October 4, 2023
The private funds industry’s legal challenge to new reforms from the SEC is part of a larger argument about the future of US regulation.
Executives at the Securities and Exchange Commission (SEC) had hoped to avoid a confrontation with private funds over regulation of the sector. They have been disappointed. The new rules, announced in August, do not go as far as the SEC had originally intended. But despite this row-back, the regulator found itself hit with a law suit within days of unveiling the updated regime.
At first sight, the Private Finance Adviser Rules appear relatively modest. They impose new requirements on reporting and disclosure, such as a duty for funds to provide investors with statements on performance, fees and expenses. They also restrict funds’ abilities to engage in practices such as offering some investors enhanced redemption rights or preferential rates on fees; funds will only be allowed to behave in these ways if they make appropriate disclosures or, in some instances, seek explicit consent from investors.
The SEC argues that this regulation does little more than bring private funds into closer alignment with the rulebook that governs public funds run by banking groups in the US. The regulator also points out that it has made significant concessions following feedback from the private funds industry; the draft rules had envisaged an outright ban on many practices that will now be allowed if investors are told about them or give their permission.
Nevertheless, many in the private fund sector think the reforms represent a regulatory over-reach. On 1 September, six trade associations asked a Texas-based federal appeals court to overturn the new rules. They argue that the cost and restrictive nature of the regulation will stymie growth in the sector, hitting jobs and limiting the amount of capital available to the broader economy.
Privately, private equity and hedge funds also express concern that this regulation will prove to be the thin end of the wedge. The SEC has become increasingly interventionist, they argue, and this regulation is likely to prove to be merely an opening skirmish in a more aggressive incursion into their industry.
For interested parties and onlookers, there are now two obvious questions. First, are the SEC’s new rules proportionate and reasonable? And second, does the SEC have the statutory powers to impose this new regime (if no, the answer to the first question is rendered moot)?
The debate is far from clear cut. The private funds industry rightly points out that its investor base is professional, well-resourced and well-advised. Investors such as family offices and pension funds have the experience and expertise to manage their relationships with private funds; they understand the pros and cons of different approaches, and the need to scrutinise cost and performance. For all these reasons, they do not need to be protected by a regulator in the same way as, say, retail investors, who may be much vulnerable to exploitation.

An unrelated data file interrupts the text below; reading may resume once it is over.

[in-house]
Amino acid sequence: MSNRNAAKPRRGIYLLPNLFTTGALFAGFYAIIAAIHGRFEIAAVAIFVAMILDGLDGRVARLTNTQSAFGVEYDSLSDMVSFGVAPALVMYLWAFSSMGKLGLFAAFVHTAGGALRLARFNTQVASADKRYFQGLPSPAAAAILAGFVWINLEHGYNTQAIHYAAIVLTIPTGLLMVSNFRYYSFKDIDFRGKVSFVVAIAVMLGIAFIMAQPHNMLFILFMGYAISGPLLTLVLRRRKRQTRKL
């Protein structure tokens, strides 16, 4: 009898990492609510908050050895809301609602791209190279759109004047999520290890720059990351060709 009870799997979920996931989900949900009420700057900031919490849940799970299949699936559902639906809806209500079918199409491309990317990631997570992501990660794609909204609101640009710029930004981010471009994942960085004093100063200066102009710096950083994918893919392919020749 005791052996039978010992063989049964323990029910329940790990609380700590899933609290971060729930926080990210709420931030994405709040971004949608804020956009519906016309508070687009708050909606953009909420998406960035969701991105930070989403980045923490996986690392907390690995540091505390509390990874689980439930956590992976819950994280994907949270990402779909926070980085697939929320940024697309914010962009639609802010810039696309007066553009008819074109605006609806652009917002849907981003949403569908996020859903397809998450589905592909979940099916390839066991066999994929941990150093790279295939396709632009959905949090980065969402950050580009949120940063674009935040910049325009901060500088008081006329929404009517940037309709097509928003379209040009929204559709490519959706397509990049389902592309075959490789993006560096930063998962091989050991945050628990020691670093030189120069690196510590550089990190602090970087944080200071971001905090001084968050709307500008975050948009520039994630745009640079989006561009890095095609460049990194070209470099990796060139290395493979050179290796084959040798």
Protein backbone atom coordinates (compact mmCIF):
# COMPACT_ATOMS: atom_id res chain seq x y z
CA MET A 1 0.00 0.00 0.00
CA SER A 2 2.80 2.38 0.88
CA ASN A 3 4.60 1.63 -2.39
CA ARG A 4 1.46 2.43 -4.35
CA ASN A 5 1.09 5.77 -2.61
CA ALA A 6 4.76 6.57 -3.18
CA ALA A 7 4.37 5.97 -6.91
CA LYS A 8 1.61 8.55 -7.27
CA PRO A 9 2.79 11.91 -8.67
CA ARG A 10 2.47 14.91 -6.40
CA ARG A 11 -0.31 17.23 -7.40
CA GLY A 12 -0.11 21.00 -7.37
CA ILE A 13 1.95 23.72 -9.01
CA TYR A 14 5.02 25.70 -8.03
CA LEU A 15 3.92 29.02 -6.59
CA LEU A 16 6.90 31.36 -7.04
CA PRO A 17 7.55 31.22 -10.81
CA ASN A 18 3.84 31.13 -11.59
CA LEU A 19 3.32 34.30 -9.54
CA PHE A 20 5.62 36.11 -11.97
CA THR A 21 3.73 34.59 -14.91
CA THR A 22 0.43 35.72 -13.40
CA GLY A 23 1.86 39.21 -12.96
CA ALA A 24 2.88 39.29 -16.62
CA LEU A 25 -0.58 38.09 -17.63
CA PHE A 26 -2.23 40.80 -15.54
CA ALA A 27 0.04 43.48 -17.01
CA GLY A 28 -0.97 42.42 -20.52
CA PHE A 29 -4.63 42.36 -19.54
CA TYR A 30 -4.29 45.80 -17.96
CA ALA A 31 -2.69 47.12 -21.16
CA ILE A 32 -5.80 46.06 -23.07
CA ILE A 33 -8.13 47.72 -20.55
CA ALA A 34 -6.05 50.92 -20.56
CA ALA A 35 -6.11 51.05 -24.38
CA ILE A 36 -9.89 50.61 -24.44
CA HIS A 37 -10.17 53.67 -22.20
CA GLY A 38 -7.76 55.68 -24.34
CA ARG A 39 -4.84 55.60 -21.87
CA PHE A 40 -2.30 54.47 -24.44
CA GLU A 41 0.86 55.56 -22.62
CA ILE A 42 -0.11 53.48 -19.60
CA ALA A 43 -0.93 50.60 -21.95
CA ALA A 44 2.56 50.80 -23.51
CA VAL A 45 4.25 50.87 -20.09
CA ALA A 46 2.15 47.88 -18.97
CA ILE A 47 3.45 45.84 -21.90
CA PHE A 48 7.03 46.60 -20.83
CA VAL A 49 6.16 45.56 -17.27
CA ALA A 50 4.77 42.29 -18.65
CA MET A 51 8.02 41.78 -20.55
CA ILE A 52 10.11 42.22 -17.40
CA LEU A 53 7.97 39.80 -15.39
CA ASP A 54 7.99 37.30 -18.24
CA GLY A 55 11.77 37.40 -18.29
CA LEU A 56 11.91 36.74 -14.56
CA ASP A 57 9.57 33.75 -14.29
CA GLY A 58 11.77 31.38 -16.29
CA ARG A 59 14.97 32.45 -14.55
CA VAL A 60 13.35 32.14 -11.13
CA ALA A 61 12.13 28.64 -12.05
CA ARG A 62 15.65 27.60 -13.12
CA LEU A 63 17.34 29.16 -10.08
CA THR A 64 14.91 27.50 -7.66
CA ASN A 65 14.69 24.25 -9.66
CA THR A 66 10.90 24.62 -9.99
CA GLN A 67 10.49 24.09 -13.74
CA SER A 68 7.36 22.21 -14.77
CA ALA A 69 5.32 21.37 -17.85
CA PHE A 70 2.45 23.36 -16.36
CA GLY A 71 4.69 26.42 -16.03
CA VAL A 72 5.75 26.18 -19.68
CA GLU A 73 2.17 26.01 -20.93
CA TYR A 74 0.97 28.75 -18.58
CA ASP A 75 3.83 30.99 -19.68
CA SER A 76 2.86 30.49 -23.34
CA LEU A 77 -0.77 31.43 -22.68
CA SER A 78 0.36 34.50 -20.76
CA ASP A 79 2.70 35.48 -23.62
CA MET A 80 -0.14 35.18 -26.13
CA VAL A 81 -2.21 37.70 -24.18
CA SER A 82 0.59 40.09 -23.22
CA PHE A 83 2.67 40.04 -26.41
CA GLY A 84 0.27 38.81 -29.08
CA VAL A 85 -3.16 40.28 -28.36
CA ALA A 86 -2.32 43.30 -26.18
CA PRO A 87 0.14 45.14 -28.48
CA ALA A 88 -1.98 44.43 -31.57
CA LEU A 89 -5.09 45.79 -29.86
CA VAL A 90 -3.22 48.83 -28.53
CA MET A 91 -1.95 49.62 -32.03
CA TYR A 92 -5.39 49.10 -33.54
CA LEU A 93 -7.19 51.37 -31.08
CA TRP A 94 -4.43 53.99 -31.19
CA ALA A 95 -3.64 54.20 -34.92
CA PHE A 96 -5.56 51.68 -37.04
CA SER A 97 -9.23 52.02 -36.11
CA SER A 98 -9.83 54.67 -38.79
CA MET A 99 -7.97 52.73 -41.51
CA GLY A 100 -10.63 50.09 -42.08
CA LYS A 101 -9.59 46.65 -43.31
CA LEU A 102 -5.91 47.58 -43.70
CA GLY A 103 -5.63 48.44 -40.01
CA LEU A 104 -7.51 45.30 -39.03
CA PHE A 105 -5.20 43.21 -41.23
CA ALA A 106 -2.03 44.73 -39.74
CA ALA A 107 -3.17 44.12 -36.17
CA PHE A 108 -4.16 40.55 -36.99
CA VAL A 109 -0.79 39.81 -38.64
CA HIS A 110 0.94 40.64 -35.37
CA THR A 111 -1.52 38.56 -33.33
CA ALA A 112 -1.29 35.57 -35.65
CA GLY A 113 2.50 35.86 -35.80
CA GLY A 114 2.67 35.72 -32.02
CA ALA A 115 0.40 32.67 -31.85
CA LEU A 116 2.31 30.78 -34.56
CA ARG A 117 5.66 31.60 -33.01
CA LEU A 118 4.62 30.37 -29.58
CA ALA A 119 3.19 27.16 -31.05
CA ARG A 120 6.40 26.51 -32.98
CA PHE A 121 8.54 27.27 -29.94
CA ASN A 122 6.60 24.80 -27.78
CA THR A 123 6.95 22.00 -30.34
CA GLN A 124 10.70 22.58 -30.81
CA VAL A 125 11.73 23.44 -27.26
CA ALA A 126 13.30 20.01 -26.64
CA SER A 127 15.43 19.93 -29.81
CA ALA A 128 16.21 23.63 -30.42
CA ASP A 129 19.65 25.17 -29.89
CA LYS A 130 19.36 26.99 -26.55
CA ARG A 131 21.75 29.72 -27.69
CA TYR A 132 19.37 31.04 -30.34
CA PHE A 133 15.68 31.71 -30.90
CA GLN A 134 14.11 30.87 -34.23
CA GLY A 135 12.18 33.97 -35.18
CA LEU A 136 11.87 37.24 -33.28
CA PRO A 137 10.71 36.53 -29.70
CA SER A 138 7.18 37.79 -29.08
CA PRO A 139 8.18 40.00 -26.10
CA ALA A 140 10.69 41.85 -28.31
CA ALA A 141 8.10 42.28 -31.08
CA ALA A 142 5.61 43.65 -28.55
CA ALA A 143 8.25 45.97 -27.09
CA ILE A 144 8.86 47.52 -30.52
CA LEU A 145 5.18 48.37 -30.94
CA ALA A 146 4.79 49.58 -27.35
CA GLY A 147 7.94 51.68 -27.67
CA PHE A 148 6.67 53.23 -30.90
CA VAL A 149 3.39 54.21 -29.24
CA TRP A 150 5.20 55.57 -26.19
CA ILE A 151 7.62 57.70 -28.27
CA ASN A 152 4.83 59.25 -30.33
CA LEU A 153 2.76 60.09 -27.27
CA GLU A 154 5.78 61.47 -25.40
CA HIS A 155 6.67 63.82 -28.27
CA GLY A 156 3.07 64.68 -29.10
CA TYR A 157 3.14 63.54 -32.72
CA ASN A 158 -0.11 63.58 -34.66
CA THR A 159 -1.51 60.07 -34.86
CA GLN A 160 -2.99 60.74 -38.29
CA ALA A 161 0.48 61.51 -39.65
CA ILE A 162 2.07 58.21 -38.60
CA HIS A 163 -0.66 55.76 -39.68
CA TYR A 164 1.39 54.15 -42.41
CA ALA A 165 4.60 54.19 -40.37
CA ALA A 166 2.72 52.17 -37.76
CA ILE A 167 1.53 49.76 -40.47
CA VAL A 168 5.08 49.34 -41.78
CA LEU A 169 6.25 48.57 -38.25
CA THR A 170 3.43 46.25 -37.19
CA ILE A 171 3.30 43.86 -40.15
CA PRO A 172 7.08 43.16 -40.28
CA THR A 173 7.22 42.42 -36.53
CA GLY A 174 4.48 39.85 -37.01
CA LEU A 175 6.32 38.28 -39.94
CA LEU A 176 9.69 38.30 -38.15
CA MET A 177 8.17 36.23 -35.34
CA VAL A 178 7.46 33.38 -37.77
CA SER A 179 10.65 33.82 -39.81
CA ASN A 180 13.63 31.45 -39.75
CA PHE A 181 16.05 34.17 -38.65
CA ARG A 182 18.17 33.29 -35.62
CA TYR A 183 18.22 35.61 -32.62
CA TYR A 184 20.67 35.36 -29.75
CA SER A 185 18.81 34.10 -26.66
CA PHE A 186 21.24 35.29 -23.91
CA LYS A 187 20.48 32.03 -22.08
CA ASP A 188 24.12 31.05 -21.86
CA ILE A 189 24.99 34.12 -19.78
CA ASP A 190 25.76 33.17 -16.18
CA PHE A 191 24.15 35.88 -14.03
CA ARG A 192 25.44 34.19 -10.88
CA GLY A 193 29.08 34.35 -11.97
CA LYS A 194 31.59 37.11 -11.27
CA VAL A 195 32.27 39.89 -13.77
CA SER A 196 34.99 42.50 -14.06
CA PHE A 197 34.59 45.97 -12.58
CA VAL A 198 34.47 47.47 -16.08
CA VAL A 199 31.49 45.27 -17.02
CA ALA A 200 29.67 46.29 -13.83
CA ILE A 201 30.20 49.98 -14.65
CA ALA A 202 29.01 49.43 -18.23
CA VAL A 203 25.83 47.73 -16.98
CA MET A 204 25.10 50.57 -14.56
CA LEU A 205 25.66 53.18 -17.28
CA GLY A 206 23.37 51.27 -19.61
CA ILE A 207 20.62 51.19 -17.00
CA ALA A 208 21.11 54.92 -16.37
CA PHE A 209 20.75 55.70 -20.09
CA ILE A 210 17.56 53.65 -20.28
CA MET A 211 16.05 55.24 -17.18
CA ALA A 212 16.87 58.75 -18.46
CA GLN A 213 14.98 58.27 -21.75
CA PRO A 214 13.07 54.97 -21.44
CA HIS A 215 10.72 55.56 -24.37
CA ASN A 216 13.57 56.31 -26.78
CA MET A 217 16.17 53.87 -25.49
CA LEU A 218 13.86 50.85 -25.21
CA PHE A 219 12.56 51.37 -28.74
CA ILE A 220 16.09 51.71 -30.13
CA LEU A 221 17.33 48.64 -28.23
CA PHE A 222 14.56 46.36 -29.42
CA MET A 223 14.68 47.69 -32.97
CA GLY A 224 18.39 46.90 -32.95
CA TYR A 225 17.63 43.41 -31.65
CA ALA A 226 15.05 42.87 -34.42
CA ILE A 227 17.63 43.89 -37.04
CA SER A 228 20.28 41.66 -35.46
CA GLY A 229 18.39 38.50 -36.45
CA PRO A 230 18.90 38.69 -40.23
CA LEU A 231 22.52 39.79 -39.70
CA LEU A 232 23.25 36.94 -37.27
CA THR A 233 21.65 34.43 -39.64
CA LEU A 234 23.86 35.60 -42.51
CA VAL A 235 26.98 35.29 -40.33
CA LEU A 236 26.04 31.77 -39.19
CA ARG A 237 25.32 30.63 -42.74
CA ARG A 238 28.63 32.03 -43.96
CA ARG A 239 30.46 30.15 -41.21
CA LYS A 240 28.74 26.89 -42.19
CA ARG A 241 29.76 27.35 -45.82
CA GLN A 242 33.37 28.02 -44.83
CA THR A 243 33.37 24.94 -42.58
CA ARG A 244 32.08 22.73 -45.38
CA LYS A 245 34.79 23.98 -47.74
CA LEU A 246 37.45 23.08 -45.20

US regulation – in line with regimes in other mature financial services markets – has long recognised this distinction. The rules governing the private funds sector have always been looser than those surrounding private funds; the goal has been to encourage market growth through deregulation.
The counter argument is that these are different times. For one thing, the private funds sector has grown enormously. The SEC says there are now more than 47,000 funds worth more than $14 trillion registered with it; that’s an increase from only 20,600 funds worth $5.3 trillion a decade ago. An industry of this scale must be held accountable, the regulator and its supporters argue.
A second point is that the assets managed by the industry do, ultimately, come from retail investors who are protected elsewhere. Private fund customers such as pension funds, after all, are simply stewards of retirement savers’ money; in which case, it might be argued that these savers are entitled to equivalent levels of regulatory protection however they choose to allocate their money.
The broader picture here is that the tensions between Wall Street and regulators have become increasingly political. Democrat leaders, including Senator Elizabeth Warren, accuse the private funds sector of abuses and opacity as part of their campaign for tougher regulation of the whole financial services sectors. Senior Republicans, including Senator Tim Scott, the ranking member on the Senate Banking Committee, are committed to pushing back.
All eyes, then, are on Texas’s US Court of Appeals for the Fifth Circuit, widely regarded as a conservative adjudicator. The private funds sector is hopeful of a good result from its legal challenge – they point to the decision of a federal appeals court in Washington DC in August, which was highly critical of another SEC initiative, the rejection of plans by asset management firm Grayscale to convert one of its products into an exchange-trade fund.
In Texas, however, more is at stake. If the SEC wins, it will be emboldened – further regulation may follow, perhaps this time without so much compromise. A victory for the six trade associations, by contrast, could check the regulator’s shift towards a more interventionist approach.